Of the more than 20,000 species of bees only the genus apis (Honey Bees) produce wax. This natural substance is secreted by the wax glands of the worker bee. Historically, beeswax has been an integral part of day to day activites since the dawn of civilization.
Beeswax is an amazing, versatile substance, once used as currency until ironically, it became too expensive for trade. Beeswax was frequently found in the tombs of many Pharoahs in Egypt. Despite, its entombment (no pun intended) it remained pliable. Cleopatra used cosmetics containing beeswax. The Vikings used beeswax to waterproof their ships. And beeswax was used as a mold for metal casting throughout the Middle Ages.The earliest examples of beeswax candles were found in the Alps dating from the 6th century.
Beeswax is still popular today. Pure beeswax candles burn brighter, they are the most similiar to natural light and do not smoke or burn. It is popular component amongst crafters and natural cosmetic and skin care producers such as myself. *Selfish plug alert: www.bee-queen.com/shop
So exactly how do Honey Bees produce wax? I am so glad you asked because it’s not just about the honey. Everybody loves beeswax!
Bees produces wax in the four sets of glands found in the lower abdomen of the worker bee. In a prior post http://www.bee-queen.com/?s=Every+Moment+Counts, we learned of the maturation cycle of the Honey Bee. From the time the baby bee emergences from its capped cell, each day brings new changes and duties. Around days 12-18, wax glands develop on the young worker bee. Wax is the foundation of comb production. Hexagonal shaped comb is vitally important in the rearing of brood, the storage of pollen and honey, thus ensuring the survival of the hive.
Wax is secreted by the glands as a liquid and solidifies once in contact with air. This substance forms into oval shaped wax scales. The ventral surface of the scales is known as the wax mirror. The powerful hind legs of the bee is covered in specialized hairs that aid in the removal of these scales. The wax is passed forward to the front set of legs and then into the bee’s mouth. The worker bee uses its powerful mandibles to masticate or knead the wax into a pliable material that the bee uses to build or repair comb. During comb production, the bee must warm the wax to a temperature of 109 degree F. And the clever bee builds comb that is slanted upward by approxiamately 10 degrees to prevent the spillage of nectar. The size of these hexagonal cells determines the sex of the egg the queen lays within the cell. Larger cells accomodate drones (male bees) and the smaller are for worker bees (non-reproductive females) Queens are reared in an elongated peanut shaped cell.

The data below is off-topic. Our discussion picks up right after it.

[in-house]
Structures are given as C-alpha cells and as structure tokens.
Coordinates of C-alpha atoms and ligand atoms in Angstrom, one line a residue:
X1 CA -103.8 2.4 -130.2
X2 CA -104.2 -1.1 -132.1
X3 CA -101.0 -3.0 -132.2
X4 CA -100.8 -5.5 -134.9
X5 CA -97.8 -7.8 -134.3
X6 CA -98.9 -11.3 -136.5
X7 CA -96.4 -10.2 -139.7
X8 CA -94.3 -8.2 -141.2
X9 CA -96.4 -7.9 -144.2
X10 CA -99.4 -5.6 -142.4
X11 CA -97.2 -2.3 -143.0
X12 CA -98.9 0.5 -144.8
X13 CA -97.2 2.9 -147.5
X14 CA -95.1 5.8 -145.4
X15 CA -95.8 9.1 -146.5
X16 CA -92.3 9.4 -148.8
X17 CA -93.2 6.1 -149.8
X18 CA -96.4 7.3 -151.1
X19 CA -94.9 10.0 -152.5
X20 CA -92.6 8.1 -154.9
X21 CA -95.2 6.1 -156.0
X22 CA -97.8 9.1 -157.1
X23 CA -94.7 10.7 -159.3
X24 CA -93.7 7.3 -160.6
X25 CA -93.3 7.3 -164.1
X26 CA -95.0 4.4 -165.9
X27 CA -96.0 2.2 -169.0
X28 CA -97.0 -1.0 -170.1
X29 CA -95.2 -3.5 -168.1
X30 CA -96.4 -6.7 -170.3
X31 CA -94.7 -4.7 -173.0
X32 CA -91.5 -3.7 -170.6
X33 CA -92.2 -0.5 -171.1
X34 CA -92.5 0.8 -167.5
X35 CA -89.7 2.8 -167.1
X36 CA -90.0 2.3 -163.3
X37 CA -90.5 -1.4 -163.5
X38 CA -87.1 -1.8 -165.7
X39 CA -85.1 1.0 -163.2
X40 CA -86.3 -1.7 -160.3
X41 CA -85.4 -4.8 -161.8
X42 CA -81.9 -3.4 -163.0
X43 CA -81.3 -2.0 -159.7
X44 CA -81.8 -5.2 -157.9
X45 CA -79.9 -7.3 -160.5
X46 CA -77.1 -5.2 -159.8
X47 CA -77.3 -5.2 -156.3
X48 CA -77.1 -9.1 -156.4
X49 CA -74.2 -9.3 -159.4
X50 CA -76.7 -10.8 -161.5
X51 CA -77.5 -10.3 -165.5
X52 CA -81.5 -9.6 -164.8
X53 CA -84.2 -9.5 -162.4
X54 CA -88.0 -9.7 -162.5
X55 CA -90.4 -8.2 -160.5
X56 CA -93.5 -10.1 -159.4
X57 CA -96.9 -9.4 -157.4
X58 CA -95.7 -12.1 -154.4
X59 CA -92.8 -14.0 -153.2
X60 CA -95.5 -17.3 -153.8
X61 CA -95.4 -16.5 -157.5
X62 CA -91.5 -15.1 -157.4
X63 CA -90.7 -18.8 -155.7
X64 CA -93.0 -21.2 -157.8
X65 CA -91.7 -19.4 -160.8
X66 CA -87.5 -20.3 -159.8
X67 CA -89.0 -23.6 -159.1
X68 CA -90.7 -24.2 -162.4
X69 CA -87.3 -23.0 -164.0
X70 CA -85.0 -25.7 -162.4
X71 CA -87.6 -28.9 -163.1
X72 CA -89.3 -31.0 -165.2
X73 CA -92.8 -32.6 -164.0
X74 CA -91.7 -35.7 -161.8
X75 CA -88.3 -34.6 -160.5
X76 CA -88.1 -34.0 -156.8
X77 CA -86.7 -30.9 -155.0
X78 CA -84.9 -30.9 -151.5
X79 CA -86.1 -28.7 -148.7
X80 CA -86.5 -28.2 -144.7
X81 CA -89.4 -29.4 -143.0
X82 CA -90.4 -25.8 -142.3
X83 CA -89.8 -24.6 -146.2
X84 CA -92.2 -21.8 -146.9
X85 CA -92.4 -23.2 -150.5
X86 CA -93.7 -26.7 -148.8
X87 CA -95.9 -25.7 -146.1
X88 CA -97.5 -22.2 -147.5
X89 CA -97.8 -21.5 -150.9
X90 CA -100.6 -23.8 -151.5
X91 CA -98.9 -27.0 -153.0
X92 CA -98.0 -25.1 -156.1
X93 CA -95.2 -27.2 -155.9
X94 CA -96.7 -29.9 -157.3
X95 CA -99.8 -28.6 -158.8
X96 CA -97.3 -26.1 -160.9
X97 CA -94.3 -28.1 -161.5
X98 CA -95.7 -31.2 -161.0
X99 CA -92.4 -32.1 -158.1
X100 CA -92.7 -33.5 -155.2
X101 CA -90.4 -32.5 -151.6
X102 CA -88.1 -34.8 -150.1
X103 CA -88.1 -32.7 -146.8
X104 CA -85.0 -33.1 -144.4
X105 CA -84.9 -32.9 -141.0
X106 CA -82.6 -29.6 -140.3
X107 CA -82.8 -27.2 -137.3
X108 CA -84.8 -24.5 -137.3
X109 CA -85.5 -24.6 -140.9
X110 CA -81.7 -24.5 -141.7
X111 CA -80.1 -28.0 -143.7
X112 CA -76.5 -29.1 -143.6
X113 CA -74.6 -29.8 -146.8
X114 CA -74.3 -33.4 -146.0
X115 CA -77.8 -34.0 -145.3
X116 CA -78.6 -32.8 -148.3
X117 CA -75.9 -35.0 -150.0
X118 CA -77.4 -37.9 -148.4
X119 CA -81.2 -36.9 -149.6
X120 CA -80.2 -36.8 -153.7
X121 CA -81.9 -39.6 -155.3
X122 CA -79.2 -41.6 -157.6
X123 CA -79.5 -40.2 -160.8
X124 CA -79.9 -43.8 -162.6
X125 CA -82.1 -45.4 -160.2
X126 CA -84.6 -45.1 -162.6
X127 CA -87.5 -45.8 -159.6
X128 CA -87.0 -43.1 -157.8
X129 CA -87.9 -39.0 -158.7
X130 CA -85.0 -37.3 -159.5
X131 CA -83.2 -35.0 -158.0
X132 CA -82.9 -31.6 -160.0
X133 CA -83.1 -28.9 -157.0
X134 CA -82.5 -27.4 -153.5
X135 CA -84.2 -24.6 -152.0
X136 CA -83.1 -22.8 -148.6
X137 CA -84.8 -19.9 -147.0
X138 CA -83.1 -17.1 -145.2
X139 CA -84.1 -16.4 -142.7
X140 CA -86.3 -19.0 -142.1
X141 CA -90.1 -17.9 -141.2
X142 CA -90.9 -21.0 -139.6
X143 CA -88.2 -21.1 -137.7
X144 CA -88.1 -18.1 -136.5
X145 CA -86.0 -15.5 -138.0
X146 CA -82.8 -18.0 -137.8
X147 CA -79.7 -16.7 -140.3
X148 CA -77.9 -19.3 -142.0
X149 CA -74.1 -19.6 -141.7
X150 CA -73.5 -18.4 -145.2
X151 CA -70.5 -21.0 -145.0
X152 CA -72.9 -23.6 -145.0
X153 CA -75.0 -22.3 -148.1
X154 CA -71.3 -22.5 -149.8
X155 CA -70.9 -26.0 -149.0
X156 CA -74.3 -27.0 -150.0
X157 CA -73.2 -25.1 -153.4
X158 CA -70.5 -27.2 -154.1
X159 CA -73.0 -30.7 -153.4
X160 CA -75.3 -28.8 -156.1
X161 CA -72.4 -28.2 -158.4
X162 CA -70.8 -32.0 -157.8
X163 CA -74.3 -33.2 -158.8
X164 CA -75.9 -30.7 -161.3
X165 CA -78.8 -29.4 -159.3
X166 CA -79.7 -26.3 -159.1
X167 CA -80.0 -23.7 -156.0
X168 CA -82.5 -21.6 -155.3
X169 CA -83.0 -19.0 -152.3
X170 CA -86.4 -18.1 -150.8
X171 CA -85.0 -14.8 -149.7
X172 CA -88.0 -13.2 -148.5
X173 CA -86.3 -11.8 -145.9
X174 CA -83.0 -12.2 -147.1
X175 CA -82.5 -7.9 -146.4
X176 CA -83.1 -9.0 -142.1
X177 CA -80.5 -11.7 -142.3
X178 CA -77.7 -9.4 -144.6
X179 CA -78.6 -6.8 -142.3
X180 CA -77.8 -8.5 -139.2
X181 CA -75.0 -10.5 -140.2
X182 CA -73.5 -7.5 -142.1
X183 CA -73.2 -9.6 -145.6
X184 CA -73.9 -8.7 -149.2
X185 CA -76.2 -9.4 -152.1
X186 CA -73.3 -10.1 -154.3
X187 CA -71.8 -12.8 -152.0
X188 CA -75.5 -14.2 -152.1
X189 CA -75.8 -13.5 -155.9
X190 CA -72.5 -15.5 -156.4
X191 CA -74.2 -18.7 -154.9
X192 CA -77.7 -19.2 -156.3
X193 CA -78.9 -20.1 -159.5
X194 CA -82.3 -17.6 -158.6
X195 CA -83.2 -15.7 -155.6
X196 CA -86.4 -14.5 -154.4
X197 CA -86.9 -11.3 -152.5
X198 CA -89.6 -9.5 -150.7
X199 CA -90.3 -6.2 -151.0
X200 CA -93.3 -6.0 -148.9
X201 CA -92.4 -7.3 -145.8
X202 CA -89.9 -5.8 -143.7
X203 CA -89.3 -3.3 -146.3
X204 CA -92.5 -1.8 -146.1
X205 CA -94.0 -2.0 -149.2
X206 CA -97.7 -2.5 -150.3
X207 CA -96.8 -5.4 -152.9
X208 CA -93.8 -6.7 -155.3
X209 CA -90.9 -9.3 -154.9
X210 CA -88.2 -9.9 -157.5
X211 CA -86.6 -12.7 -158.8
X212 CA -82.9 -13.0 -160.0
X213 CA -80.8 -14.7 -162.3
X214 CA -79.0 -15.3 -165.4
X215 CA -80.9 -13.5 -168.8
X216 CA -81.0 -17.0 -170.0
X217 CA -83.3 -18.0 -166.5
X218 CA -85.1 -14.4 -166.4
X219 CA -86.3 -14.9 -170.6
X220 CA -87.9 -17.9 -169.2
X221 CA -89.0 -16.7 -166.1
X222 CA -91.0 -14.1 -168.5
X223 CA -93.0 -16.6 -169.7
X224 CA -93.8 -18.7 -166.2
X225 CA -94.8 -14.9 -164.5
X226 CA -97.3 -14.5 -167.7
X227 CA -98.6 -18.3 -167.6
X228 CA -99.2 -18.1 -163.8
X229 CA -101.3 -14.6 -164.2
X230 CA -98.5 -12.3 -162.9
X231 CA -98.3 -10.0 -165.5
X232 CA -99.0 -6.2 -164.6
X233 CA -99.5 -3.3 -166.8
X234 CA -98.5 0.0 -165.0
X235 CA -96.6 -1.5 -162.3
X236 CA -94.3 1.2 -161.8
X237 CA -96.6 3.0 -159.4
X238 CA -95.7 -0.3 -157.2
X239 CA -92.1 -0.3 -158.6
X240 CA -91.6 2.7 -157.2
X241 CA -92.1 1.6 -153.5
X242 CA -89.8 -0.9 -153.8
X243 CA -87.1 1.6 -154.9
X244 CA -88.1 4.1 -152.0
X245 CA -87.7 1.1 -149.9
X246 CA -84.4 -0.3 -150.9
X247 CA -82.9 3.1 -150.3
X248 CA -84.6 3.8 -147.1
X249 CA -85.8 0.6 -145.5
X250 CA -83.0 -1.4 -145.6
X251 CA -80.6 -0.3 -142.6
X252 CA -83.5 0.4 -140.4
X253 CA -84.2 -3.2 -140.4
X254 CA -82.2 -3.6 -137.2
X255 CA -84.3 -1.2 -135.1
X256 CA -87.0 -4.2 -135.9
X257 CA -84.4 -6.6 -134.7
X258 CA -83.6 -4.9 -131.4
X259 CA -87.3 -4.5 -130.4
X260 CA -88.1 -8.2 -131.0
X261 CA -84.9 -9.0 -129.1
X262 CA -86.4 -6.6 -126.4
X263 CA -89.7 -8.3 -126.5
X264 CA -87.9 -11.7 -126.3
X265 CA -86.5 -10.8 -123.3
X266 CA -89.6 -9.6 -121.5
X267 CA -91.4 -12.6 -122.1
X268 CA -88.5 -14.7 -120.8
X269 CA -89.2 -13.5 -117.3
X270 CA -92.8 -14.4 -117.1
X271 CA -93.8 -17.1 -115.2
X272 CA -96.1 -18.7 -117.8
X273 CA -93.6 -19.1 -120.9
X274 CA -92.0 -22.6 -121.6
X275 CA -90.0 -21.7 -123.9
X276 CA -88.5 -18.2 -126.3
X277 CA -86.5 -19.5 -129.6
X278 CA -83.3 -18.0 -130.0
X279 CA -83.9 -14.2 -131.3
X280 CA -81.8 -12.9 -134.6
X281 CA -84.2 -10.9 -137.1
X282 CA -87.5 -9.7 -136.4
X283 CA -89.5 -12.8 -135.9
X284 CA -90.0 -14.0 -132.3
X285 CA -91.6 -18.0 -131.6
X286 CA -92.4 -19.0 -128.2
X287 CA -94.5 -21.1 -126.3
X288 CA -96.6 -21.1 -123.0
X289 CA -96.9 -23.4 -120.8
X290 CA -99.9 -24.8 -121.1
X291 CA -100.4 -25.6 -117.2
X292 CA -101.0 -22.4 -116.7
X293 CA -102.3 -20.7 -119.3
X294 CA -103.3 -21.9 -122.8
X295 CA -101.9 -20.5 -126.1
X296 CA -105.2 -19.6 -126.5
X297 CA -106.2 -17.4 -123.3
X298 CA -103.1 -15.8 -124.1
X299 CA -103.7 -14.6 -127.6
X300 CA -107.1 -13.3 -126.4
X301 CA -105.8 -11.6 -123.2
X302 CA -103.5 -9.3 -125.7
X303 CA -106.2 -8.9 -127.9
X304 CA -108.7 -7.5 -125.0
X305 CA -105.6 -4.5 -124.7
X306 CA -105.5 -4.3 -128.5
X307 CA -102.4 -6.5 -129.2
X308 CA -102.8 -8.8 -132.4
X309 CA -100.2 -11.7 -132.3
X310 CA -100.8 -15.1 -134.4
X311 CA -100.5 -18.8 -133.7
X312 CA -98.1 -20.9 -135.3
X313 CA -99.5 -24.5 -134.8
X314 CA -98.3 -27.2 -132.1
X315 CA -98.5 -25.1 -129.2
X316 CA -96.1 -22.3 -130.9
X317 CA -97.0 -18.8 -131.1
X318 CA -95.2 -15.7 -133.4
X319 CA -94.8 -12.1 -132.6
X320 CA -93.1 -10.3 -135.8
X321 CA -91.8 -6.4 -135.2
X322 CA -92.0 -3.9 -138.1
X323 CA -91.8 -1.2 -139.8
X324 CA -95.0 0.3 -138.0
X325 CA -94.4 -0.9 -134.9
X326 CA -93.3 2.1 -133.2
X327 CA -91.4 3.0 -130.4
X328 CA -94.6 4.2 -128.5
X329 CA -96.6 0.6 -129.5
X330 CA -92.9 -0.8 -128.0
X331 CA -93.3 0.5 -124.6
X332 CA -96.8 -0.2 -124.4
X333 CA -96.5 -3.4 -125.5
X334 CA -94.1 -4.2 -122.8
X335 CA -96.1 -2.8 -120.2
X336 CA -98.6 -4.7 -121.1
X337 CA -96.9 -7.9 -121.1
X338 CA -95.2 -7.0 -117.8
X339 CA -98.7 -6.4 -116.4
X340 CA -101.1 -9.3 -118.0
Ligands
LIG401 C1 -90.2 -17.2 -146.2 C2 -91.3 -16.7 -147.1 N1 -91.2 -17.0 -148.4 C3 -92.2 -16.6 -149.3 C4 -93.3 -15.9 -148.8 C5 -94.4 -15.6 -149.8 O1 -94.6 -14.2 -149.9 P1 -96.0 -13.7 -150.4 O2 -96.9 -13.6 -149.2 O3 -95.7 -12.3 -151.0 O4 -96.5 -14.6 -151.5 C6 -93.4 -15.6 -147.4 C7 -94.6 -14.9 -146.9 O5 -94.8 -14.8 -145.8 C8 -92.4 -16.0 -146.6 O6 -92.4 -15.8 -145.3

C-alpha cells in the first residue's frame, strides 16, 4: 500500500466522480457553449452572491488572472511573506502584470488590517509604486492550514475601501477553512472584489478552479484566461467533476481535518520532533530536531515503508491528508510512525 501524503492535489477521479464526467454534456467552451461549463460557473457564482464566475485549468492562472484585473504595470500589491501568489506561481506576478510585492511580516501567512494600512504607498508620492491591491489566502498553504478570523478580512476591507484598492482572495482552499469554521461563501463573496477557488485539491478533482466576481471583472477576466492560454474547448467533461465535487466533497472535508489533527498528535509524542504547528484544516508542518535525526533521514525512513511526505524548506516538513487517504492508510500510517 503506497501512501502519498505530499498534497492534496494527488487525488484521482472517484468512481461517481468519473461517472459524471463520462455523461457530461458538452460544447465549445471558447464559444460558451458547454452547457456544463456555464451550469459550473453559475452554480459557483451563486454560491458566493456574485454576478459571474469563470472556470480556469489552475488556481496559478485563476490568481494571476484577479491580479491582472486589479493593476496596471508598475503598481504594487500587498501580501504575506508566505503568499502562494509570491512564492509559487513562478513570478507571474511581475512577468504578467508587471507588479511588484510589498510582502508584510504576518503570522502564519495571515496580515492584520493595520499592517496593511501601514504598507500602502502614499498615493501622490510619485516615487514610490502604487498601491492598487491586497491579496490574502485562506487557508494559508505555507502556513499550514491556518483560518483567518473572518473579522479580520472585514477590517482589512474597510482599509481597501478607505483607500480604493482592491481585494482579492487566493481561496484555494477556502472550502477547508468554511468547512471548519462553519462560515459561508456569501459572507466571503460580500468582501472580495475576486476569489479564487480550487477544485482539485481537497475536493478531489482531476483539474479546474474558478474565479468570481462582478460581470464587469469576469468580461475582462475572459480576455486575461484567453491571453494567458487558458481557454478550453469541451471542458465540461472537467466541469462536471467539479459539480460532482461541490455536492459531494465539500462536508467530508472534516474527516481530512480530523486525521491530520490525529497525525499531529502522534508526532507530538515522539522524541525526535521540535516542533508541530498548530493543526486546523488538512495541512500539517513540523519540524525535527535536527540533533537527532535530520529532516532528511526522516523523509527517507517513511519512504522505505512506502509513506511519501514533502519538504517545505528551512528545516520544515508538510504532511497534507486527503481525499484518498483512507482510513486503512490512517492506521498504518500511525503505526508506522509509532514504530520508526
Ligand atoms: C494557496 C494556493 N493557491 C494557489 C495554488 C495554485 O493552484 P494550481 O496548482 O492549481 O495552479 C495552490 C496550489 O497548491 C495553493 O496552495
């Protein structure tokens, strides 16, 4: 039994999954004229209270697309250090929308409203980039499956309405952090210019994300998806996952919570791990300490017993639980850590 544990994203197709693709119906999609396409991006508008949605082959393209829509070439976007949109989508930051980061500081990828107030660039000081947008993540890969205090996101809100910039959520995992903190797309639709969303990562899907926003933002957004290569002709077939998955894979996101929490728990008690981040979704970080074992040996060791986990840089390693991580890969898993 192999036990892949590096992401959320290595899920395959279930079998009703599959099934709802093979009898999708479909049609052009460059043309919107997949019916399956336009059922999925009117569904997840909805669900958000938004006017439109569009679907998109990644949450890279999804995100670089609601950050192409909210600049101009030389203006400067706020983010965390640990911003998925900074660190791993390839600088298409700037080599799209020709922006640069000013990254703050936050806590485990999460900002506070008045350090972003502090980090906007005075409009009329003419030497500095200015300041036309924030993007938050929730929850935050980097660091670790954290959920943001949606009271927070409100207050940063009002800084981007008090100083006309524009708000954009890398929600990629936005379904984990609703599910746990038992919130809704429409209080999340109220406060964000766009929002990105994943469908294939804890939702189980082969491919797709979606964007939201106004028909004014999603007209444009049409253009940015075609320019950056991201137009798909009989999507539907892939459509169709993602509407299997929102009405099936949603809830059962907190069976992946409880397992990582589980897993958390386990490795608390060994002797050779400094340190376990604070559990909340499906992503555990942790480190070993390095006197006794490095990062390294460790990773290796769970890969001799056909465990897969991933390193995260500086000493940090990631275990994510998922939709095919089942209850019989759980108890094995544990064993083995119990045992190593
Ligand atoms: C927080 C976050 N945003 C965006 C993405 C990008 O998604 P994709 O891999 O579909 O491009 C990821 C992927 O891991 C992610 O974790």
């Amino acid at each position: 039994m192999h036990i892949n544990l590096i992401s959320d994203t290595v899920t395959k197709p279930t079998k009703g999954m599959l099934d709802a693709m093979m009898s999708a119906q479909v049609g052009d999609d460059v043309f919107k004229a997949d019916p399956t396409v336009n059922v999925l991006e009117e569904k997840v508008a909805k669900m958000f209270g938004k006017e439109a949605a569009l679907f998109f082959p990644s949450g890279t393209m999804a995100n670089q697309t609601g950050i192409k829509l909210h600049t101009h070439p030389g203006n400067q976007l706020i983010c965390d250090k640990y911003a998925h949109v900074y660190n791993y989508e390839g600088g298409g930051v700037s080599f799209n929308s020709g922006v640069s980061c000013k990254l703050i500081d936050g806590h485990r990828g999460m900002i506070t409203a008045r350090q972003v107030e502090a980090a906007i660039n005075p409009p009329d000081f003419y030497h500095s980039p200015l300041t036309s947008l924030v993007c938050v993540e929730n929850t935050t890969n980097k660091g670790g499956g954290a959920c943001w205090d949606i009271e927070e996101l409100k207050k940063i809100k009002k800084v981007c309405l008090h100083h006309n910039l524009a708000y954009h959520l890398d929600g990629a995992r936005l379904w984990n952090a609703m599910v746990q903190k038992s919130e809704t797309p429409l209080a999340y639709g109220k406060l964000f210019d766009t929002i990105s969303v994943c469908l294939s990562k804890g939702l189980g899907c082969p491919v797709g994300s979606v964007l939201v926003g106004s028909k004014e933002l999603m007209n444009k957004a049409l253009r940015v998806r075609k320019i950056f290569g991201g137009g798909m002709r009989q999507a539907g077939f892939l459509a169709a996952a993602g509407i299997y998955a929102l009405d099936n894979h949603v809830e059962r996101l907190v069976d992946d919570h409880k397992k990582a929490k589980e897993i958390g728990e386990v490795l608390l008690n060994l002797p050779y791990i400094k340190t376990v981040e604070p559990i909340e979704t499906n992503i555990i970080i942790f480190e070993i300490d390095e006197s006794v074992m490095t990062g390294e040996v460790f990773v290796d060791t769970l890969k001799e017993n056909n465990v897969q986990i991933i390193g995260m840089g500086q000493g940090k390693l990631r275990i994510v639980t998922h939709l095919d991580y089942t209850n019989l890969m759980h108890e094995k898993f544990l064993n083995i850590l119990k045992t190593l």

Economically, producing beeswax is quite expensive. It takes between 6-10 pounds of honey to produce on pound of wax. Bees are forced to gorge on enormous amounts of bee bread which is a combinanation of honey, nectar and pollen in order to stimulate the wax glands into production.
The cosmetic and pharmaceutical industries uses about 70 percent of the world market of beeswax. Beeswax is a natural humectant which locks in moisture and effectively softens the skin.
Beeswax has multiple uses, from candles to furniture polish to lubricants and waterproofing boots and shoes, there is no end to the list of potential household purposes.
So the next time you find yourself using a beeswax product, remember to thank a bee for this amazing and versatile substance.